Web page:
HOLLYWOOD & MINE
“People in the East pretend to be interested in how pictures are made, but if you actually tell them anything, you find they are only interested in Colbert’s clothes or Gable’s private life. They never see the ventriloquist for the doll.”
In the 1800s the world came up with the idea of bestowing personhood on companies. At the time it meant that corporations had to follow the same laws as people, and that they had a few of the same rights as people. In 2010 some mega-wealthy families in the United States pushed a perverted concept into a law that granted corporations First Amendment Rights, that is, the freedom of speech, enabling them to give unlimited donations to politicians; making it possible to buy exactly the form of government the corporations desired. This enriched these families’ fortunes even further, attacked certain inalienable rights, and entrenched carbon-based energy systems around the world to the detriment of humanity as a whole.
Which is my longwinded way of saying corporations are not, by any stretch of the imagination, people. Sometimes they can be a lot more destructive, yet, they do often reflect the characteristics of their owners. Back in the 1930s the studios were owned by some remarkable bastards. They were brilliant in many ways, and nastily paternalistic in others. They were into control and not only decided which roles actors could accept, they also dictated their lives by means of seven year contracts, and could extend them indefinitely as a punitive measure if an actor balked at their decisions.
In 1937 Bette Davis sued Jack Warner for assigning her dud roles, she lost the case but gained Warner’s admiration and her career took off. Olivia De Havilland, at the age of 27 in 1943, found her seven year contract had been extended for another seven years without her knowledge or consent. She sued Warner Bros. and broke Hollywood’s system of indentured servitude.
The studios had a history of boundless meddling. Louis B. Mayer got child actor Judy Garland hooked on amphetamines. His lieutenant, Irving Thalberg, a visionary who created the studio system, also made stars conform to his slender elegant ideal. Greta Garbo, newly arrived in America had to lose 30 pounds, her Swedish accent — even though her first movies were silent — and get her teeth straightened before she could appear on film. Mayer drove an openly gay actor, William Haines, out of the industry for refusing to leave the love of his life and go back into the closet. He forced unwed women to leave the country while pregnant and adopt their own children as foundlings. Further, he decided whom people could date and marry. These are examples off the top of my head, there are countless others.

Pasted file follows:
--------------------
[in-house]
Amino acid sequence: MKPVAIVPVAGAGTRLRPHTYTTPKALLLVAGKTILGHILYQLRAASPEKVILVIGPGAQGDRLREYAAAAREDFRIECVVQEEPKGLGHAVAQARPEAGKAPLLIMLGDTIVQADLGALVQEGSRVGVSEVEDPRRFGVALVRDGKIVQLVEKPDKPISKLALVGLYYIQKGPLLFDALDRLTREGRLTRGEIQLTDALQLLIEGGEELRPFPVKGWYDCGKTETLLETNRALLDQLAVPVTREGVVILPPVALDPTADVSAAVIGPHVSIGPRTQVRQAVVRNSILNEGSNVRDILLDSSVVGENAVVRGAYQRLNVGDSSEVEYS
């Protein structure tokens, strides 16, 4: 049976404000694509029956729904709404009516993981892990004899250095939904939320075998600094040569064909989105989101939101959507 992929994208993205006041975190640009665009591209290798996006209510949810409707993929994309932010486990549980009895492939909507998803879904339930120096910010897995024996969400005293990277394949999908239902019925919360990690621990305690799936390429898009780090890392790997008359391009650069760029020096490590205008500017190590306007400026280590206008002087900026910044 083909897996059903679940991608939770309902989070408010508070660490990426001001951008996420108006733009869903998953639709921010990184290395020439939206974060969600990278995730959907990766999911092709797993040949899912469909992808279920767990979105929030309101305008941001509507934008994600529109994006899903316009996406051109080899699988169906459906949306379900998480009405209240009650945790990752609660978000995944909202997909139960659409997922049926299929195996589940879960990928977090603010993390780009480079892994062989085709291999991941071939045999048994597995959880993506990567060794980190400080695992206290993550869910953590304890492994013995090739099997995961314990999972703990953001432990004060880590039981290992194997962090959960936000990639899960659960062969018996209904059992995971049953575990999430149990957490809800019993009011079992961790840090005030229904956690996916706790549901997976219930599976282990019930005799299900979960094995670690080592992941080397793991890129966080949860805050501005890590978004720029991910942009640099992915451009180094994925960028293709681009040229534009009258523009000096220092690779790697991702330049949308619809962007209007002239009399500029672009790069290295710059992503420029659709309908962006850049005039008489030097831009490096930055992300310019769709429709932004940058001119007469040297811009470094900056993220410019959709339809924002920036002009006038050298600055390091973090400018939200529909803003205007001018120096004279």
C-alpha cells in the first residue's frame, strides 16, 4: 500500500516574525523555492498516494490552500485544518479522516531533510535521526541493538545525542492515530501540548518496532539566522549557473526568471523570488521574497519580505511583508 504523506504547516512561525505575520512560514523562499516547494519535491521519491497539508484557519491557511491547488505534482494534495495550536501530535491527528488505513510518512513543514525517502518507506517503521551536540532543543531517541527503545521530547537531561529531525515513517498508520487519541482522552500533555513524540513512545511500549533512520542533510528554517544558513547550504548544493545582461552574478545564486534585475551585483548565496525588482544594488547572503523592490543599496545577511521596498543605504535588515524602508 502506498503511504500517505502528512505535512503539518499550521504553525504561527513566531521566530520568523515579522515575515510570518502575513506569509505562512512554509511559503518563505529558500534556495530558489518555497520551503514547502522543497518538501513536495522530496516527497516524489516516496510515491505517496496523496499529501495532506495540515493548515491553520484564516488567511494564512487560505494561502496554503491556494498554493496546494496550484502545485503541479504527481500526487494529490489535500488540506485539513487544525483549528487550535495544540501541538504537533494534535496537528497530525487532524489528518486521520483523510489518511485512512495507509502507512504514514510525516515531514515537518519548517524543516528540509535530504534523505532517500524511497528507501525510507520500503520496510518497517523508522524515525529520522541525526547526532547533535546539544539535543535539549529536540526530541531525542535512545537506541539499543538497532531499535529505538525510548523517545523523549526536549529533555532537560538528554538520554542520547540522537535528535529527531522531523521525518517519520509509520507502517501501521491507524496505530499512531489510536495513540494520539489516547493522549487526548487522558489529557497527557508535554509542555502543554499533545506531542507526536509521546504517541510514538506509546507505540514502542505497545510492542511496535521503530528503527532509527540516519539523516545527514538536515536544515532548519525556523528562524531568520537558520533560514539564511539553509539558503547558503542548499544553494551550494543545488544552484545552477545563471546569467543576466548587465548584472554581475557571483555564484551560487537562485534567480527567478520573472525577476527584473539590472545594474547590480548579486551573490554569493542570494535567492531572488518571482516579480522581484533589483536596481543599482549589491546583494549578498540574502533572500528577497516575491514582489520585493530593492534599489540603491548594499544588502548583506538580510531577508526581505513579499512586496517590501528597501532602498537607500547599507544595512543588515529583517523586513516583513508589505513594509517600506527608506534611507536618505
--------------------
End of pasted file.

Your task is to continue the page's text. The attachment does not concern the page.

Lethal stress can come at you no matter whether you’re onscreen or off. Actors in Hollywood have committed suicide by swallowing ant paste, Nembutal, or barbiturates. George Sanders (check out his performance in All About Eve) swallowed five bottles of pills in Barcelona and left two suicides notes. One in Spanish instructing the local authorities to notify his sister of his death, and the other went like this:
Dear World: I am leaving because I am bored. I feel I have lived long enough. I am leaving you with your worries in this sweet cesspool—good luck.
Directors generally shoot themselves, although some jump from bridges or top floors. What’s all this got to do with me, and the time my favorite director decided to call me instead of nicking his femoral artery?
Not much. Writing it all down is a coping mechanism. Trying to put my decisions into some kind of historical context so I feel better. The thing is, writing it down reveals patterns of good and ill, and if you’re looking for comfort, the most you can reasonably attain is a certain observational distance. For on the page you will find that your greatest virtue can lead to your gravest sin…